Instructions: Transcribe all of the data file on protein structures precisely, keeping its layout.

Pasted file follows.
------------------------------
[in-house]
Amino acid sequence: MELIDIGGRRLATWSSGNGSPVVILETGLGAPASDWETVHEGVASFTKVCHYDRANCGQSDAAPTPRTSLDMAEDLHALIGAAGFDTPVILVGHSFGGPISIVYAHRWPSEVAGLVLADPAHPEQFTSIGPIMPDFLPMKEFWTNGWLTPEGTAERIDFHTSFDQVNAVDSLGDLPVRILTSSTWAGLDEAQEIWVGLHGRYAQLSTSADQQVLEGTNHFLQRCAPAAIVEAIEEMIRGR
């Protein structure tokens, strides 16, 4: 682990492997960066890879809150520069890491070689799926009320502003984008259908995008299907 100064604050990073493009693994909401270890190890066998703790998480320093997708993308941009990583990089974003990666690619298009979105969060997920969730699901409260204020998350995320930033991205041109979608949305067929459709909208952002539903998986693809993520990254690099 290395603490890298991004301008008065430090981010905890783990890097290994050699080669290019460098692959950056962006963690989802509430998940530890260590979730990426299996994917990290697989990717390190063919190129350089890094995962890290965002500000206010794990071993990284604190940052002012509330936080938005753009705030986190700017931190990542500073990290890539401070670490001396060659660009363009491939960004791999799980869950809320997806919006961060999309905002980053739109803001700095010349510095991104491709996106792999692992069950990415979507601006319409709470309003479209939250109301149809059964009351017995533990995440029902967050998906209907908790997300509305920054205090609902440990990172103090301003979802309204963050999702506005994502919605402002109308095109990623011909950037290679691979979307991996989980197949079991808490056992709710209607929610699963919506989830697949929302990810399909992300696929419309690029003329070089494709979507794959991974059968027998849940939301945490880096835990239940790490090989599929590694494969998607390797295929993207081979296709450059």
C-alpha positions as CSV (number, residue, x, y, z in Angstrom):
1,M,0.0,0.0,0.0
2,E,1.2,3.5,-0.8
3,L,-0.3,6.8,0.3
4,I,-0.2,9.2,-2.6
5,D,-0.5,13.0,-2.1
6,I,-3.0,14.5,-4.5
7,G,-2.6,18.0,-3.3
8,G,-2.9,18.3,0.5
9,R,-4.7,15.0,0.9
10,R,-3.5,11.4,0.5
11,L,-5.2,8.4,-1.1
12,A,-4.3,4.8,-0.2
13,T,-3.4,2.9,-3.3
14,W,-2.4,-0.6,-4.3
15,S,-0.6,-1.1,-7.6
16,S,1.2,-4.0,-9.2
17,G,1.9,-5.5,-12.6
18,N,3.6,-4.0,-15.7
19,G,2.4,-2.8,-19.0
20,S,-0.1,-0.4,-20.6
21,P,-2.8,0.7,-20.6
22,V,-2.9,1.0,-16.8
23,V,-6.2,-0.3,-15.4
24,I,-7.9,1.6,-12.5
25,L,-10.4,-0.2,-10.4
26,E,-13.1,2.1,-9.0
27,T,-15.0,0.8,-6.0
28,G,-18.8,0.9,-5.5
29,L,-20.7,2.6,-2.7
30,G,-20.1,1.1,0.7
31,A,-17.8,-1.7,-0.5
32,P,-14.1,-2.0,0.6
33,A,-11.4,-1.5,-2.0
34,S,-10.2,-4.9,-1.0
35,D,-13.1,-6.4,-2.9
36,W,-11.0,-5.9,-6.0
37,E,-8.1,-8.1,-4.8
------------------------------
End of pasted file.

[in-house]
Amino acid sequence: MELIDIGGRRLATWSSGNGSPVVILETGLGAPASDWETVHEGVASFTKVCHYDRANCGQSDAAPTPRTSLDMAEDLHALIGAAGFDTPVILVGHSFGGPISIVYAHRWPSEVAGLVLADPAHPEQFTSIGPIMPDFLPMKEFWTNGWLTPEGTAERIDFHTSFDQVNAVDSLGDLPVRILTSSTWAGLDEAQEIWVGLHGRYAQLSTSADQQVLEGTNHFLQRCAPAAIVEAIEEMIRGR
């Protein structure tokens, strides 16, 4: 682990492997960066890879809150520069890491070689799926009320502003984008259908995008299907 100064604050990073493009693994909401270890190890066998703790998480320093997708993308941009990583990089974003990666690619298009979105969060997920969730699901409260204020998350995320930033991205041109979608949305067929459709909208952002539903998986693809993520990254690099 290395603490890298991004301008008065430090981010905890783990890097290994050699080669290019460098692959950056962006963690989802509430998940530890260590979730990426299996994917990290697989990717390190063919190129350089890094995962890290965002500000206010794990071993990284604190940052002012509330936080938005753009705030986190700017931190990542500073990290890539401070670490001396060659660009363009491939960004791999799980869950809320997806919006961060999309905002980053739109803001700095010349510095991104491709996106792999692992069950990415979507601006319409709470309003479209939250109301149809059964009351017995533990995440029902967050998906209907908790997300509305920054205090609902440990990172103090301003979802309204963050999702506005994502919605402002109308095109990623011909950037290679691979979307991996989980197949079991808490056992709710209607929610699963919506989830697949929302990810399909992300696929419309690029003329070089494709979507794959991974059968027998849940939301945490880096835990239940790490090989599929590694494969998607390797295929993207081979296709450059």
C-alpha positions as CSV (number, residue, x, y, z in Angstrom):
1,M,0.0,0.0,0.0
2,E,1.2,3.5,-0.8
3,L,-0.3,6.8,0.3
4,I,-0.2,9.2,-2.6
5,D,-0.5,13.0,-2.1
6,I,-3.0,14.5,-4.5
7,G,-2.6,18.0,-3.3
8,G,-2.9,18.3,0.5
9,R,-4.7,15.0,0.9
10,R,-3.5,11.4,0.5
11,L,-5.2,8.4,-1.1
12,A,-4.3,4.8,-0.2
13,T,-3.4,2.9,-3.3
14,W,-2.4,-0.6,-4.3
15,S,-0.6,-1.1,-7.6
16,S,1.2,-4.0,-9.2
17,G,1.9,-5.5,-12.6
18,N,3.6,-4.0,-15.7
19,G,2.4,-2.8,-19.0
20,S,-0.1,-0.4,-20.6
21,P,-2.8,0.7,-20.6
22,V,-2.9,1.0,-16.8
23,V,-6.2,-0.3,-15.4
24,I,-7.9,1.6,-12.5
25,L,-10.4,-0.2,-10.4
26,E,-13.1,2.1,-9.0
27,T,-15.0,0.8,-6.0
28,G,-18.8,0.9,-5.5
29,L,-20.7,2.6,-2.7
30,G,-20.1,1.1,0.7
31,A,-17.8,-1.7,-0.5
32,P,-14.1,-2.0,0.6
33,A,-11.4,-1.5,-2.0
34,S,-10.2,-4.9,-1.0
35,D,-13.1,-6.4,-2.9
36,W,-11.0,-5.9,-6.0
37,E,-8.1,-8.1,-4.8